Macros and subprograms
Same or similar sequence of instructions is frequently used during programming. Assembly language is very demanding. Programmer is required to take care of every single detail when writing a program, because just one incorrect instruction or label can bring about wrong results or make the program doesn't work at all. Solution to this problem is to use already tested program parts repeatedly. For this kind of programming logic, macros and subprograms are used.
Macro is defined with directive macro containing the name of macro and parameters if needed. In program, definition of macro has to be placed before the instruction line where macro is called upon. When during program execution macro is encountered, it is replaced with an appropriate set of instructions stated in the macro's definition.
The simplest use of macro could be naming a set of repetitive instructions to avoid errors during retyping. As an example, we could use a macro for selecting a bank of SFR registers or for a global permission of interrupts. It is much easier to have a macro BANK1 in a program than having to memorize which status bit defines the mentioned bank. This is illustrated below: banks 0 and 1 are selected by setting or clearing bit 5 (RP0) of status register, while interrupts are enabled by bit 7 of INTCON register. First two macros are used for selecting a bank, while other two enable and disable interrupts.
These macros are to be saved in a special file with extension INC (abbrev. for INCLUDE file). The following image shows the file bank.inc which contains two macros, bank0 and bank1.
As can be seen above, first four macros do not have parameters. However, parameters can be used if needed. This will be illustrated with the following macros, used for changing direction of pins on ports. Pin is designated as input if the appropriate bit is set (with the position matching the appropriate pin of TRISB register, bank1) , otherwise it's output.
Macro with parameters can be called upon in following way:
output TRISB, 7 ; pin RB7 is output
When calling macro first parameter TRISB takes place of the first parameter, par1, in macro's definition. Parameter 7 takes place of parameter par2, thus generating the following code:
Apparently, programs that use macros are much more legible and flexible. Main drawback of macros is the amount of memory used - every time macro name is encountered in the program, the appropriate code from the definition is inserted. This doesn't necessarily have to be a problem, but be warned if you plan to use sizeable macros frequently in your program.
In case that macro uses labels, they have to be defined as local using the directive local. As an example, below is the macro for calling certain function if carry bit in STATUS register is set. If this is not the case, next instruction in order is executed.
Subprogram represents a set of instructions beginning with a label and ending with the instruction return or retlw. Its main advantage over macro is that this set of instructions is placed in only one location of program memory. These will be executed every time instruction call subprogram_name is encountered in program. Upon reaching return instruction, program execution continues at the line succeeding the one subprogram was called from. Definition of subprogram can be located anywhere in the program, regardless of the lines in which it is called.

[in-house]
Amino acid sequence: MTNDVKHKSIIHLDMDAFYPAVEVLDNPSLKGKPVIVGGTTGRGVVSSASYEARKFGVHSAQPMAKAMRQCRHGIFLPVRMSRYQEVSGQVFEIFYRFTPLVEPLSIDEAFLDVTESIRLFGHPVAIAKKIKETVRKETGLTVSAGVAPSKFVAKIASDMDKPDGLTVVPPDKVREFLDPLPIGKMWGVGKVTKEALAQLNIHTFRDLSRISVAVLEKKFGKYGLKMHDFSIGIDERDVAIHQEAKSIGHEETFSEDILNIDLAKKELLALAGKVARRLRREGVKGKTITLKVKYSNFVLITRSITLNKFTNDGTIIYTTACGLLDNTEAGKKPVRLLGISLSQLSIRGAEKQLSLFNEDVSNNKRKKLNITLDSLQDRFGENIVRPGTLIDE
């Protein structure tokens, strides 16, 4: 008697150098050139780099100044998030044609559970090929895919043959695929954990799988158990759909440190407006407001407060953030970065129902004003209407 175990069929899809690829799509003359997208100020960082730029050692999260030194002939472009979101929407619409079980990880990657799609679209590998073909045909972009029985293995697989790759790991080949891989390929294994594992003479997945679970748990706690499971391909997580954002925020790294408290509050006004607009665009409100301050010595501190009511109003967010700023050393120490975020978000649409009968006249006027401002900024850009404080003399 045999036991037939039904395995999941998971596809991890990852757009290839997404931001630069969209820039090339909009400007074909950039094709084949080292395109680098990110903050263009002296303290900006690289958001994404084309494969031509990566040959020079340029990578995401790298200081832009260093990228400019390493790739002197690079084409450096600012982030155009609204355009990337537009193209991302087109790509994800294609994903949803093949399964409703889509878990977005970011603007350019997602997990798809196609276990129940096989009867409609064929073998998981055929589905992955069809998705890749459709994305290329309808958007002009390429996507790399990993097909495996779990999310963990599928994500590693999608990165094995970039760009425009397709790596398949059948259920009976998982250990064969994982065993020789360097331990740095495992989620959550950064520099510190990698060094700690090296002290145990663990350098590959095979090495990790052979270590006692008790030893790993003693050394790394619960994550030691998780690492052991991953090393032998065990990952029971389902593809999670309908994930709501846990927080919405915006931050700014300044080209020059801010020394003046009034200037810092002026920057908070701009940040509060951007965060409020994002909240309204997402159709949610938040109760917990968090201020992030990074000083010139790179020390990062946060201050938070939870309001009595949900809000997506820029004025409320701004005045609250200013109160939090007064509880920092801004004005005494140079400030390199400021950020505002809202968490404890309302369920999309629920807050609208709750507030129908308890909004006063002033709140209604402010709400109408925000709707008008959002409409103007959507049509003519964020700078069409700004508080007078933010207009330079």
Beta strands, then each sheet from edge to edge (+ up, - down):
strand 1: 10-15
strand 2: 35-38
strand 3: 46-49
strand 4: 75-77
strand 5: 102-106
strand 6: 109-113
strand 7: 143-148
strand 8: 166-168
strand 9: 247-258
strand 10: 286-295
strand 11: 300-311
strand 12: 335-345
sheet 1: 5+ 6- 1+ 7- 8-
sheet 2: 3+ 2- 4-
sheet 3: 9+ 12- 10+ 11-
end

With macros, use of input and output parameters is very significant. With subprograms, it is not possible to define parameters within the subprogram as can be done with macros. Still, subprogram can use predefined variables from the main program as its parameters.
Common course of events would be: defining variables, calling the subprogram that uses them, and then reading the variables which may have been changed by the subprogram.
The following example, addition.asm adds two variables, PAR1 and PAR2, and stores the result to variable RES. As 2-byte variables are in question, lower and higher byte has to be defined for each of these. The program itself is quite simple; it first adds lower bytes of variables PAR1 and PAR2, then it adds higher bytes. If two lower bytes total exceeds 255 (maximum for a byte) carry is added to variable RESH.
Examples given in chapter 6 frequently use macros ifbit, ifnotbit, digbyte, and pausems, so these will be explained in detail. The most important thing is to comprehend the function of the following macros and the way to use them, without unnecessary bothering with the algorithms itself. All macros are included in the file pic84.inc for easier reference.
5.3.1 Jump to label if bit is set
Macro is called with : ifbit Register, bit, label
5.3.2 Jump to label if bit is cleared
Macro is called with : ifnotbit Register, bit, label
Next example shows how to use a macro. Pin 0 on port A is checked and if set, program jumps to label ledoff, otherwise macro ifnotbit executes, directing the program to label ledon.
5.3.3 Extracting ones, tens and hundreds from variable
Typical use for this macro is displaying variables on LCD or 7seg display.
Macro is called with :
The following example shows how to use macro digbyte in program. At the beginning, we have to define variables for storing the result, Dig1, Dig2, Dig3, as well as auxiliary variable Digtemp.
5.3.4 Generating pause in miliseconds (1~65535ms)
Purpose of this macro is to provide exact time delays in program.
This macro is written for an 4MHz oscillator. For instance, with 8MHz oscillator, pause will be halved. It has very wide range of applications, from simple code such as blinking diodes to highly complicated programs that demand accurate timing. Following example demonstrates use of macro pausems in a program. At the beginning of the program we have to define auxiliary variables HIcnt, LOcnt, and LOPcnt.